7 Ways to Get Better Sleep at a Hotel

By McKenzie Hyde Certified Sleep Coach

Whether you are traveling for vacation, a family visit, or work, being away from home and your normal routine can wreak havoc on your sleep schedule. Sometimes, this is due…

Last Updated On September 3rd, 2021
7 Ways to Get Better Sleep at a Hotel

Whether you are traveling for vacation, a family visit, or work, being away from home and your normal routine can wreak havoc on your sleep schedule. Sometimes, this is due to a time zone shift or a busy agenda. However, we can also disrupt our sleep-wake cycle just by staying in an unfamiliar place, such as a hotel.

Whatever the reason, there are a few changes you can make to increase your comfort and improve the quality of your sleep even when you are miles away from home. Throughout this article, we break down the best ways to get better sleep when staying at a hotel.

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1. Reduce Light

Melatonin, Verified Source National Library of Medicine (NIH) World’s largest medical library, making biomedical data and information more accessible. View source a naturally occurring hormone controlled by light, helps initiate sleep. When we are exposed to sunlight, melatonin production is low, allowing us to stay awake and alert during the day. However, as the sun sets and we are exposed to less sunlight, melatonin releases in the body, causing us to feel sleepy and ready for bed. If your room is too bright or if small slivers of light invade your sleep space, it may inhibit sleep.

Most hotel rooms have blackout curtains to keep out external light. However, some light sources may still find a way into your hotel room. Therefore, it is often helpful to travel with an eye mask and clothespins.

Use clothespins to ensure curtains remain shut and do not naturally drift open. You can also place a rolled-up towel under the door to block any light from the hallway or adjoining room. If these measures fail and your hotel room is still too bright, a sleep mask can help reduce light, increase melatonin levels, and promote sleep.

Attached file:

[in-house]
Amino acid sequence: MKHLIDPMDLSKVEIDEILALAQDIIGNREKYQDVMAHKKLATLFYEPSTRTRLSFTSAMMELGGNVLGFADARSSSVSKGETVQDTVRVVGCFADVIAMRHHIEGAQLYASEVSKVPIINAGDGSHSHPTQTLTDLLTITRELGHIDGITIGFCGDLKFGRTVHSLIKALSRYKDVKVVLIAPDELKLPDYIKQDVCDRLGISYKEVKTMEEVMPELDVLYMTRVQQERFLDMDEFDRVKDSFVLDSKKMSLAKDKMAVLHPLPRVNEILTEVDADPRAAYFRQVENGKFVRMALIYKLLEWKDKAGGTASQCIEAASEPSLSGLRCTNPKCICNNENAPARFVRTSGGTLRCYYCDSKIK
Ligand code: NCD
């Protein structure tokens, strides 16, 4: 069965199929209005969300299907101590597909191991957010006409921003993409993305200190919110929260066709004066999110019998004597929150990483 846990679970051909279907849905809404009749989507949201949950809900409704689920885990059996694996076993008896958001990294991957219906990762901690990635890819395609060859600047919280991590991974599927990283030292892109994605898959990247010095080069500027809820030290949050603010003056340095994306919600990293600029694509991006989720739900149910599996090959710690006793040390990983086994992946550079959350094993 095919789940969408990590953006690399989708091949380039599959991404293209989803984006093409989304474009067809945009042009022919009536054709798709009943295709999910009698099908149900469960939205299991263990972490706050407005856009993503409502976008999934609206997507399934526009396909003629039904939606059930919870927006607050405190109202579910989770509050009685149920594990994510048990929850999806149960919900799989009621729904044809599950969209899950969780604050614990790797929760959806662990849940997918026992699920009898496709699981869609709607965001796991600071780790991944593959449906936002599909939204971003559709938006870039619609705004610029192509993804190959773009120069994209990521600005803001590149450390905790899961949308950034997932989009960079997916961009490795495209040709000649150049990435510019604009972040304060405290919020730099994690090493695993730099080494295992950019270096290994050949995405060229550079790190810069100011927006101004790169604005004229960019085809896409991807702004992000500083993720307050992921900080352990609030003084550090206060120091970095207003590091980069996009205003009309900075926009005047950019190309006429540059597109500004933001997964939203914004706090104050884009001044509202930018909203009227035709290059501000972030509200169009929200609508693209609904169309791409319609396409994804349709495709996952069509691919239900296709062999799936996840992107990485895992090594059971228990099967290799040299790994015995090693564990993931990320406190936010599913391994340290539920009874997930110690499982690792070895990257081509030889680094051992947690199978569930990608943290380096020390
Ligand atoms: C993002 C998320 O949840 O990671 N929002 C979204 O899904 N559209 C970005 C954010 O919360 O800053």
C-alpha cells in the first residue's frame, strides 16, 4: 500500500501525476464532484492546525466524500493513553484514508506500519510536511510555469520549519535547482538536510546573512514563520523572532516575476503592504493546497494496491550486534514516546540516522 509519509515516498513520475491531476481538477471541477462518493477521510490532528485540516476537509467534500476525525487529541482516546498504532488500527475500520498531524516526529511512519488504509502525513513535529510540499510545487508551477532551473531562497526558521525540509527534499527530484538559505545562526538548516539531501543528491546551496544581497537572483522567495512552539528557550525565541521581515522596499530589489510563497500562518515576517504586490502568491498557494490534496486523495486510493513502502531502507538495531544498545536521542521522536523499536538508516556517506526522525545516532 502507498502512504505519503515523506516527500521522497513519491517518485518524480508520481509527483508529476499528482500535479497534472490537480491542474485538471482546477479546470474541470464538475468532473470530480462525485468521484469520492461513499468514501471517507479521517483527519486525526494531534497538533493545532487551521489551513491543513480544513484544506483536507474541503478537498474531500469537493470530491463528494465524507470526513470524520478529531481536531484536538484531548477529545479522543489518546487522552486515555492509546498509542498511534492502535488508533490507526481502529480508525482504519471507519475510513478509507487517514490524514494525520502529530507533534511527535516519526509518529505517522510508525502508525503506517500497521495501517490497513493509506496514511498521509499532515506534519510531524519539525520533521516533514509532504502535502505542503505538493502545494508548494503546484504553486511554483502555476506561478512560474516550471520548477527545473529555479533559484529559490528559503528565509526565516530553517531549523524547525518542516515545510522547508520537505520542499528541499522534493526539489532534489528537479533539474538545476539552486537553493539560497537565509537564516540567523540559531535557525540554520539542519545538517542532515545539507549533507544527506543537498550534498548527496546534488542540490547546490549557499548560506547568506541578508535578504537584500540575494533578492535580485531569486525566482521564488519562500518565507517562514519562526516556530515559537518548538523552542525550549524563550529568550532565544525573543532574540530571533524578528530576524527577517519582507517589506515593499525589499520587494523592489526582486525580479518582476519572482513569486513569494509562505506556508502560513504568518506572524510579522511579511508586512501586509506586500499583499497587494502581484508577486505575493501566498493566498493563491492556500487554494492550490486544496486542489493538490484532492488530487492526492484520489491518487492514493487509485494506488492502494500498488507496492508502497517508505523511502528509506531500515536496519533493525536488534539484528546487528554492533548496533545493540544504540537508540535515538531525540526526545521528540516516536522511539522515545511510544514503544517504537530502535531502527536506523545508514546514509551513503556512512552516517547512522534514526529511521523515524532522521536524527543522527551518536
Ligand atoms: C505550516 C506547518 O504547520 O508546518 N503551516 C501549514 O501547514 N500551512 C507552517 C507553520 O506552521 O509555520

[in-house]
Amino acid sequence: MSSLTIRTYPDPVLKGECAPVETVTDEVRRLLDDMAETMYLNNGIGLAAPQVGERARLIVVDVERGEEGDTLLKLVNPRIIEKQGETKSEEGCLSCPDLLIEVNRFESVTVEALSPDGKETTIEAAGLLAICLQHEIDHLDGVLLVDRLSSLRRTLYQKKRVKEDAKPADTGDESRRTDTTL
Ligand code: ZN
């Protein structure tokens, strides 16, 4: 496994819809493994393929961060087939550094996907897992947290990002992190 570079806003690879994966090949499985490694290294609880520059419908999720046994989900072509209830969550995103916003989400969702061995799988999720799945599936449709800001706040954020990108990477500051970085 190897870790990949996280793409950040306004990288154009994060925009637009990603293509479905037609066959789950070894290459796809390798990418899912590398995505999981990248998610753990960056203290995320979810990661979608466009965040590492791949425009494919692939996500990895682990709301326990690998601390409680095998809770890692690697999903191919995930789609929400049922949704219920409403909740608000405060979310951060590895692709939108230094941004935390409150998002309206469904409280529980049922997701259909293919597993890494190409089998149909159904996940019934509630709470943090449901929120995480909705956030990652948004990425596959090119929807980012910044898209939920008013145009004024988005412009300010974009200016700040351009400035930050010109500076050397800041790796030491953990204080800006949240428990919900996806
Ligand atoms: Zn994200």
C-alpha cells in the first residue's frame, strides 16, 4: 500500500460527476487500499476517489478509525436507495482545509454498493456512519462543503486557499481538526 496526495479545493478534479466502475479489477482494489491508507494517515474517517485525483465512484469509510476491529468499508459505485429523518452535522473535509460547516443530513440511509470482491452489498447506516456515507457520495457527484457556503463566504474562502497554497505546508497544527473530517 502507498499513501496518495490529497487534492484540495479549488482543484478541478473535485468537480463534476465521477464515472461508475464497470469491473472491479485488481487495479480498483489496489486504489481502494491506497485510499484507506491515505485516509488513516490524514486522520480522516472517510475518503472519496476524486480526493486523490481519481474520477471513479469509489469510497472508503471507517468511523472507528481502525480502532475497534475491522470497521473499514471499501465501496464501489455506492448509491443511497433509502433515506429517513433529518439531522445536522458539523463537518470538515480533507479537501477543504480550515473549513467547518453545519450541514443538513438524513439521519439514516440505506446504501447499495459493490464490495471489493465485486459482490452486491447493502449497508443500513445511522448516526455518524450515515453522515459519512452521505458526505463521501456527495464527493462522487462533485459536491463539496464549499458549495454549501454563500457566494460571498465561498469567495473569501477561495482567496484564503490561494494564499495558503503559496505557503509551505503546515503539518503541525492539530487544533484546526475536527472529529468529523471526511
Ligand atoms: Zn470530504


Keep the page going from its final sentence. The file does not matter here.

It is also important to ensure alarm clocks and other electronic sources, such as the television, are covered or powered down.

2. Eliminate Noise

Like light, sound impacts your sleep schedule. To reduce the likelihood of a noisy environment, request a hotel room away from elevators, ice machines, and housekeeping closets. Booking directly with the hotel, instead of a third-party travel site, makes this request easier and guarantees you get a quiet room.

In addition to these requests, it is helpful to pack a pair of earplugs when staying at a hotel. Earplugs are small, travel well, and can be a lifesaver if you end up in a noisy hotel room. Also, earplugs can help block out excess noise and help you get much-needed shuteye when resting on an airplane.

3. Keep it Cool

A hot, stuffy bedroom can make it impossible to get a good night’s rest. When you first arrive at your guest room, make sure the air conditioner is working properly. It is important to check the unit right away, so your sleep time is not interrupted by maintenance calls.

When adjusting the temperature in your hotel room, experts recommend setting it between 60 to 67 degrees Fahrenheit Verified Source National Library of Medicine (NIH) World’s largest medical library, making biomedical data and information more accessible. View source to reduce night sweats and sleep disruptions. Lightweight cotton pajamas can also increase breathability and prevent heat-trapping.